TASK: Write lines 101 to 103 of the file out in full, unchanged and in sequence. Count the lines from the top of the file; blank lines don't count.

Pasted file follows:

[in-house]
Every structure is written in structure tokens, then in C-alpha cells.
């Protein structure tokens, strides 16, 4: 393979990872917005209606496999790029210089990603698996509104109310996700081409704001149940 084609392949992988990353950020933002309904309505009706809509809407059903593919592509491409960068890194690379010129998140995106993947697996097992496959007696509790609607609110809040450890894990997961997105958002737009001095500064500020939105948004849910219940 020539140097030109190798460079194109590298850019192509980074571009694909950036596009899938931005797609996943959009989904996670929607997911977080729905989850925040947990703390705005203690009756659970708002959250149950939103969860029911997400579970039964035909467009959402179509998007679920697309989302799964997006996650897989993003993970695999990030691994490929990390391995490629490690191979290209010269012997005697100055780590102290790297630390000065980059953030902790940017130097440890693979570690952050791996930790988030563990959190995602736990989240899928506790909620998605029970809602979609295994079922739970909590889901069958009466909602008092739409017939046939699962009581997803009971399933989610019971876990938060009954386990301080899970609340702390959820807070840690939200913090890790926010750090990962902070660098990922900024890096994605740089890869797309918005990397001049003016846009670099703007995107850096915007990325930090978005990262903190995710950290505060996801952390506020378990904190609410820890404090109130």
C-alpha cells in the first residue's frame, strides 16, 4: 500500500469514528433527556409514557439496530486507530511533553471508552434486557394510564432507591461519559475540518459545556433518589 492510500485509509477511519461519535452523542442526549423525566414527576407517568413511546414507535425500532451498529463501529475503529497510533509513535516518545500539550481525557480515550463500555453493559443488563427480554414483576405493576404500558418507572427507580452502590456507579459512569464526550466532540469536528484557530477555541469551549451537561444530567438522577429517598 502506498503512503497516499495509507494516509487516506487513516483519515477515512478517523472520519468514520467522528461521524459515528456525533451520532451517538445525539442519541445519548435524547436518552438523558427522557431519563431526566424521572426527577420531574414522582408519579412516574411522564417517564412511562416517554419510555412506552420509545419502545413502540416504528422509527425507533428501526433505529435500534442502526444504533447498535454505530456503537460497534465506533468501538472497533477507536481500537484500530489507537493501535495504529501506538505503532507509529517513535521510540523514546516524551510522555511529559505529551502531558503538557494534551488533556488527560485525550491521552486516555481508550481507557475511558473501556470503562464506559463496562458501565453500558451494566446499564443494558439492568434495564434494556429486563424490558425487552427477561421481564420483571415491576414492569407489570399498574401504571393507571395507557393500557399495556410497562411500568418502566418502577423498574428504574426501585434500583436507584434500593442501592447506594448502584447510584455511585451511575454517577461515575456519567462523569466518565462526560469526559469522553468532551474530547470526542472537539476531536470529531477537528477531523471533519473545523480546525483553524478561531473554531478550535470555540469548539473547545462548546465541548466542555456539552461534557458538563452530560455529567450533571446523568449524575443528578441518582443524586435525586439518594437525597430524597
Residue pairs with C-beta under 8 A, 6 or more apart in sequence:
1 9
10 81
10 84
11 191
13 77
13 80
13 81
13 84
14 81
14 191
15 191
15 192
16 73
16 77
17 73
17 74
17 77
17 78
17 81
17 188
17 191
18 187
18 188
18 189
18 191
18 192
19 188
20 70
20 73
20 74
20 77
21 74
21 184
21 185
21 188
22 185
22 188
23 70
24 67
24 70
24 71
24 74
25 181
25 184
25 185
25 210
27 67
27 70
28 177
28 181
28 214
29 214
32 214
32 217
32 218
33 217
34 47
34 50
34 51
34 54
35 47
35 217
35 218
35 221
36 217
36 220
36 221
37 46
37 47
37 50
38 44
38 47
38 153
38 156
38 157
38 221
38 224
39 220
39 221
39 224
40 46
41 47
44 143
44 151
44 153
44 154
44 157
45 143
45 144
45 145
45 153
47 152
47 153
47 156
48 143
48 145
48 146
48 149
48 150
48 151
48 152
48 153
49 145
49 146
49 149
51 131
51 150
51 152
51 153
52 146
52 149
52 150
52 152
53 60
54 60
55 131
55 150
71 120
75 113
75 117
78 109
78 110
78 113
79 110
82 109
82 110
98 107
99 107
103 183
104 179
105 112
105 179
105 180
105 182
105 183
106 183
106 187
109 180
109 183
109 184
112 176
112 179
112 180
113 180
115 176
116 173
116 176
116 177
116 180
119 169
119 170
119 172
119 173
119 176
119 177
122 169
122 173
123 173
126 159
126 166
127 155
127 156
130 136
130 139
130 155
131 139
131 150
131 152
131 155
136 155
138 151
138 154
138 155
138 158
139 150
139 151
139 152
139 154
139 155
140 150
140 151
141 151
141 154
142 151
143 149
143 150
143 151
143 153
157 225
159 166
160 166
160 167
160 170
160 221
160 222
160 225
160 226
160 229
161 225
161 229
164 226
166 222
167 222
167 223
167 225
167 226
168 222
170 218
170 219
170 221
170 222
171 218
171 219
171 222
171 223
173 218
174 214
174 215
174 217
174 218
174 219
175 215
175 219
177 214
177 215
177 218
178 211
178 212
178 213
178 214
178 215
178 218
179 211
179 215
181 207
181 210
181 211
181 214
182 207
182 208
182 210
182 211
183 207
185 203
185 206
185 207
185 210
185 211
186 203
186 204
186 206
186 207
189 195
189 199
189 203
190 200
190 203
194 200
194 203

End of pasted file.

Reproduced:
48 145
48 146
48 149